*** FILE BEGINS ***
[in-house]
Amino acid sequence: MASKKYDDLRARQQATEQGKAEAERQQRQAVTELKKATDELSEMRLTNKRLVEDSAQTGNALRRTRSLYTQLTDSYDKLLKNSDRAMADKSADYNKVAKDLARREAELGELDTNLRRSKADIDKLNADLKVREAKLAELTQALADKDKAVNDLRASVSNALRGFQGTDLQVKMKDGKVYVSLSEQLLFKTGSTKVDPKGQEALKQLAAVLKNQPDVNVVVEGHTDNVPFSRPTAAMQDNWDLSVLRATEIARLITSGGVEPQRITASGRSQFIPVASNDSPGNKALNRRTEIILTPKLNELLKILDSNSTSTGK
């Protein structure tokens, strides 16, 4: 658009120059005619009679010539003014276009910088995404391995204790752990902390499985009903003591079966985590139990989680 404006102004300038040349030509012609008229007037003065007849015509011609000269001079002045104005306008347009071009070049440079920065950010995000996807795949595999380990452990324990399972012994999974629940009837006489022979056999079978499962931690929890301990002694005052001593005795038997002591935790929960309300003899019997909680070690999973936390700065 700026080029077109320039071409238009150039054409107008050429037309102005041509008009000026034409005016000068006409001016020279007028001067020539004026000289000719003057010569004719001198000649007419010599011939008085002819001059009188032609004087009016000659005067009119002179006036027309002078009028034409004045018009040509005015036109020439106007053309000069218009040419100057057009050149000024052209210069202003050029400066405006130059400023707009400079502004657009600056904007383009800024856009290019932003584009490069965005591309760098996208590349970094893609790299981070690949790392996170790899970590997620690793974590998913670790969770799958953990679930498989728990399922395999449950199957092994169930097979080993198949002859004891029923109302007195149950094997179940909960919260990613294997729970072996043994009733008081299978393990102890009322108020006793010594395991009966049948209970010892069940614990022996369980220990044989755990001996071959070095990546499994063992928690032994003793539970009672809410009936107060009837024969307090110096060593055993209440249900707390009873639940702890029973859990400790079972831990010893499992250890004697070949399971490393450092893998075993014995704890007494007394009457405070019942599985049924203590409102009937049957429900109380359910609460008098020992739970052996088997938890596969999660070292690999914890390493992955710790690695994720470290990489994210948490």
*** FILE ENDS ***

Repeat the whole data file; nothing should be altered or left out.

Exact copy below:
[in-house]
Amino acid sequence: MASKKYDDLRARQQATEQGKAEAERQQRQAVTELKKATDELSEMRLTNKRLVEDSAQTGNALRRTRSLYTQLTDSYDKLLKNSDRAMADKSADYNKVAKDLARREAELGELDTNLRRSKADIDKLNADLKVREAKLAELTQALADKDKAVNDLRASVSNALRGFQGTDLQVKMKDGKVYVSLSEQLLFKTGSTKVDPKGQEALKQLAAVLKNQPDVNVVVEGHTDNVPFSRPTAAMQDNWDLSVLRATEIARLITSGGVEPQRITASGRSQFIPVASNDSPGNKALNRRTEIILTPKLNELLKILDSNSTSTGK
């Protein structure tokens, strides 16, 4: 658009120059005619009679010539003014276009910088995404391995204790752990902390499985009903003591079966985590139990989680 404006102004300038040349030509012609008229007037003065007849015509011609000269001079002045104005306008347009071009070049440079920065950010995000996807795949595999380990452990324990399972012994999974629940009837006489022979056999079978499962931690929890301990002694005052001593005795038997002591935790929960309300003899019997909680070690999973936390700065 700026080029077109320039071409238009150039054409107008050429037309102005041509008009000026034409005016000068006409001016020279007028001067020539004026000289000719003057010569004719001198000649007419010599011939008085002819001059009188032609004087009016000659005067009119002179006036027309002078009028034409004045018009040509005015036109020439106007053309000069218009040419100057057009050149000024052209210069202003050029400066405006130059400023707009400079502004657009600056904007383009800024856009290019932003584009490069965005591309760098996208590349970094893609790299981070690949790392996170790899970590997620690793974590998913670790969770799958953990679930498989728990399922395999449950199957092994169930097979080993198949002859004891029923109302007195149950094997179940909960919260990613294997729970072996043994009733008081299978393990102890009322108020006793010594395991009966049948209970010892069940614990022996369980220990044989755990001996071959070095990546499994063992928690032994003793539970009672809410009936107060009837024969307090110096060593055993209440249900707390009873639940702890029973859990400790079972831990010893499992250890004697070949399971490393450092893998075993014995704890007494007394009457405070019942599985049924203590409102009937049957429900109380359910609460008098020992739970052996088997938890596969999660070292690999914890390493992955710790690695994720470290990489994210948490």